One needs to only look at the number of Robinhood users owning TSLA to see the impact of this following on the company’s share price – see the graph below on the direct correlation between the number of retail traders owning the stock and the increase in price.


Musk’s commanding presence amongst popular culture has garnered support particularly from the retail market, who vehemently defend the company (and Elon) out of their own passion and volition. This was also covered in Jesse’s note on affinity stocks.

For example, did you know that Musk did not start PayPal or Tesla?

A quick Google search will prove that statement, but restraining orders have been put out on fans who harassed financial journalists for pointing it out.

But having a relatively unsophisticated investor market be your fanatical base does not always serve you, as we saw then Tesla stock plummeted 9% over one trading session after Musk was taped smoking marijuana on the Joe Rogan podcast – something that did not affect the company operations at all. Such is the risk of the faith of the company being placed in one person – if that person falls out of favour, the public reaction for the overall organisation could be disastrous.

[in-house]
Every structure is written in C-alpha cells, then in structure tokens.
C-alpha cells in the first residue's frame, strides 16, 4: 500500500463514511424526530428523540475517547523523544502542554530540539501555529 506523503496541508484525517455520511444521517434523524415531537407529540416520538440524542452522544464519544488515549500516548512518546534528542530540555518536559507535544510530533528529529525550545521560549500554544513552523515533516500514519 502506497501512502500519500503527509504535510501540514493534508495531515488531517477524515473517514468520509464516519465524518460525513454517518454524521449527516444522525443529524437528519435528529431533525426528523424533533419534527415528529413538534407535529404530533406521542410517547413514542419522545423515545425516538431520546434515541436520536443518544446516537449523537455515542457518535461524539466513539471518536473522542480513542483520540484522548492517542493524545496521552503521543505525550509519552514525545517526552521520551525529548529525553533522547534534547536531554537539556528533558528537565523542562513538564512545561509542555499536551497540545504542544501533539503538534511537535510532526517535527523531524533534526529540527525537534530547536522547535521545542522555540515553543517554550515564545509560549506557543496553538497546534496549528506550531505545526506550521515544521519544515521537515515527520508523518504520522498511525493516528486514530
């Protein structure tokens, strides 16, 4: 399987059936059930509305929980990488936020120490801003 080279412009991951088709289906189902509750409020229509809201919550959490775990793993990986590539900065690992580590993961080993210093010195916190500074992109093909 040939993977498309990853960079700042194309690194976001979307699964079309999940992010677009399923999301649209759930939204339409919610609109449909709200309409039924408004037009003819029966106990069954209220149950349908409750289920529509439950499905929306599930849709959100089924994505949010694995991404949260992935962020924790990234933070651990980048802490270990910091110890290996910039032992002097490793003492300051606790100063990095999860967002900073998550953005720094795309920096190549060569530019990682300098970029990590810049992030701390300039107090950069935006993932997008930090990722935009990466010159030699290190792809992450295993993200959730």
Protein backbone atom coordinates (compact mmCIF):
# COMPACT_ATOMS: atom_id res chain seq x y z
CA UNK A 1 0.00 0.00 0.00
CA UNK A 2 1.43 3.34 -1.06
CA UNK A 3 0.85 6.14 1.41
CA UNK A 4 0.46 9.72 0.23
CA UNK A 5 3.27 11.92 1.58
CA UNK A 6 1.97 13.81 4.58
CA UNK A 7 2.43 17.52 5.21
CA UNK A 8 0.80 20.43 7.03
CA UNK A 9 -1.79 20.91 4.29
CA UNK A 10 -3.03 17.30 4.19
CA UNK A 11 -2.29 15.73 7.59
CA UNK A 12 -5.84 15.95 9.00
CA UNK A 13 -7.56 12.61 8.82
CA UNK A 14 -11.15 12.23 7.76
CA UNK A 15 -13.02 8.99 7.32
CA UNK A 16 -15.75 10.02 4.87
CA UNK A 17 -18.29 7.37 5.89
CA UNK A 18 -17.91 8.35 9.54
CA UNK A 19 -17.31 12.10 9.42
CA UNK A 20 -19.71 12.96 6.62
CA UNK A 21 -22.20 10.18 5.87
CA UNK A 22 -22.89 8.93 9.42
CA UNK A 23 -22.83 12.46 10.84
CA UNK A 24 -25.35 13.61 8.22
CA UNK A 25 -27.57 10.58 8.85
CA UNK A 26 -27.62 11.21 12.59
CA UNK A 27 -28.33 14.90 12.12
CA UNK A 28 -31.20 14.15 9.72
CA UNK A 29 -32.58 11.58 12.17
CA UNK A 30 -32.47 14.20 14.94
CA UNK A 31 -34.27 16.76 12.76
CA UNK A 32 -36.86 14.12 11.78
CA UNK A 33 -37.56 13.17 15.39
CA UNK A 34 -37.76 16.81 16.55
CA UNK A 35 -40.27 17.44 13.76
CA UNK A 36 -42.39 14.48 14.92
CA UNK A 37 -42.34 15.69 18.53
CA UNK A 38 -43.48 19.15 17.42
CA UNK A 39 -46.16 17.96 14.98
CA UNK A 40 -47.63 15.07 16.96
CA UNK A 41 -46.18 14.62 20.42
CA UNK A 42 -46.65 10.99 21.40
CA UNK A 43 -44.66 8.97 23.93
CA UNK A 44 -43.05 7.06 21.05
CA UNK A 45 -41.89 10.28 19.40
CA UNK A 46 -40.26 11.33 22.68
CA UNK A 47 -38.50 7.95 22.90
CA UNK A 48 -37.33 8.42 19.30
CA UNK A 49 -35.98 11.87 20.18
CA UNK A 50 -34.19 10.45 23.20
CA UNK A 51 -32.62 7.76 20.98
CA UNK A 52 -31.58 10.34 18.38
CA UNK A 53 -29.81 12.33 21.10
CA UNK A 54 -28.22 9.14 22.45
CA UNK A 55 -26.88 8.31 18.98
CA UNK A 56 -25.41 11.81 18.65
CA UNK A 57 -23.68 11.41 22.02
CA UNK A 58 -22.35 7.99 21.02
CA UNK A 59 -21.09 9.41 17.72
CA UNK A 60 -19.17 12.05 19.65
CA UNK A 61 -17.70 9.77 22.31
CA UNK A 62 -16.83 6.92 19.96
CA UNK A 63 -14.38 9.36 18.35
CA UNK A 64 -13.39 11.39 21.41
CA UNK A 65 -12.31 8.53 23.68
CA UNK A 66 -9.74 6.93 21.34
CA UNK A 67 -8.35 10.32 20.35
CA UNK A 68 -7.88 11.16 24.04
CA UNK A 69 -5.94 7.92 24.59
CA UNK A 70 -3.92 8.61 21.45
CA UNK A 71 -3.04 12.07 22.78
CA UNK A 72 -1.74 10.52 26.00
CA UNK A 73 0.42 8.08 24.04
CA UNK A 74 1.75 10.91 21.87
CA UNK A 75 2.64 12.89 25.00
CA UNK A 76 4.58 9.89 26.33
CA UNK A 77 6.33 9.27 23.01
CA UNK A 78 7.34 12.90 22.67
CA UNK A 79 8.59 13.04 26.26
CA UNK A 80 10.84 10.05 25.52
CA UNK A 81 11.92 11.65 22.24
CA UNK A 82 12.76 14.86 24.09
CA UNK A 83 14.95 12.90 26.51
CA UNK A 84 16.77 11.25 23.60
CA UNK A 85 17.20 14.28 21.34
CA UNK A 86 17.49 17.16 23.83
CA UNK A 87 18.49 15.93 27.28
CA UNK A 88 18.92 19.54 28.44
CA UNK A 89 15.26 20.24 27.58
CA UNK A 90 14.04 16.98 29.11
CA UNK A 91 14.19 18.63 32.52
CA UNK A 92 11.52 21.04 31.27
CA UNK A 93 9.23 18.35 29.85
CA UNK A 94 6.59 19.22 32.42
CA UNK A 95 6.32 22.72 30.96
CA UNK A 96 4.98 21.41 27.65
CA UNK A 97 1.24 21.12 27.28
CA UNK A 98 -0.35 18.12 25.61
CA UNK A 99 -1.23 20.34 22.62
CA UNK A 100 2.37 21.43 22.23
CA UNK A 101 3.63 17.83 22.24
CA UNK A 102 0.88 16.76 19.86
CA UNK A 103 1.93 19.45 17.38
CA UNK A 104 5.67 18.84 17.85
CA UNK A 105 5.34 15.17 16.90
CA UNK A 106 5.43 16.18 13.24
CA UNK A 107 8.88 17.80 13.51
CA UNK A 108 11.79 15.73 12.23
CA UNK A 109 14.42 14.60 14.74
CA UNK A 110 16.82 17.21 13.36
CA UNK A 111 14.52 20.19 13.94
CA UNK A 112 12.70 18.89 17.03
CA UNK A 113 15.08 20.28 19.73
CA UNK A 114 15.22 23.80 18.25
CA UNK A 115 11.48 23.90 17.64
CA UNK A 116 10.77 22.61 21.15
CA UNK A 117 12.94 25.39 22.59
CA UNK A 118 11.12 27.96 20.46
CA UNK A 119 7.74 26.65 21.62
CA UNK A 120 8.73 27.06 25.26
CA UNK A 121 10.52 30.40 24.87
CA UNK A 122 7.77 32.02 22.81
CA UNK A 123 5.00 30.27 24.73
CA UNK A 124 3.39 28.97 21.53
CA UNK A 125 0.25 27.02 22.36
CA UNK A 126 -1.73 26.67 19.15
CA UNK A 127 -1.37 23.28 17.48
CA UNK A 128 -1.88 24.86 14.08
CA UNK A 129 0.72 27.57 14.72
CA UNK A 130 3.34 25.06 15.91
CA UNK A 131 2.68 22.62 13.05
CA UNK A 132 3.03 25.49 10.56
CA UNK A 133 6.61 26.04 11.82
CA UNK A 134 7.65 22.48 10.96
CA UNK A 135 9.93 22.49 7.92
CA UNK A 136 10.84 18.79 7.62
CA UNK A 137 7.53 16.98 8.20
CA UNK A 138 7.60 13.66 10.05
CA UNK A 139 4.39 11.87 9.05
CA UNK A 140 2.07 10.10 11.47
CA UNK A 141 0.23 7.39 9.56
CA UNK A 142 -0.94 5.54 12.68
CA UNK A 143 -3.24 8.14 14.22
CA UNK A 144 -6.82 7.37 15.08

Warren Buffett – Chairman and CEO, Berkshire Hathaway (BRK.A:NYSE)

An investing legend and personal idol of this author, Warren Buffett needs no introduction.

A man who can move markets through a nod of approval to one sector, Buffett became a CEO of personality for almost the opposite reasons of Elon Musk; he keeps a quiet profile, is known for his austerity and humility, and lets numbers speak louder than words.

Berkshire Hathaway, although made up of multiple successful businesses and run alongside other capable investors, is synonymous with Warren Buffet and always will be (sorry, Charlie).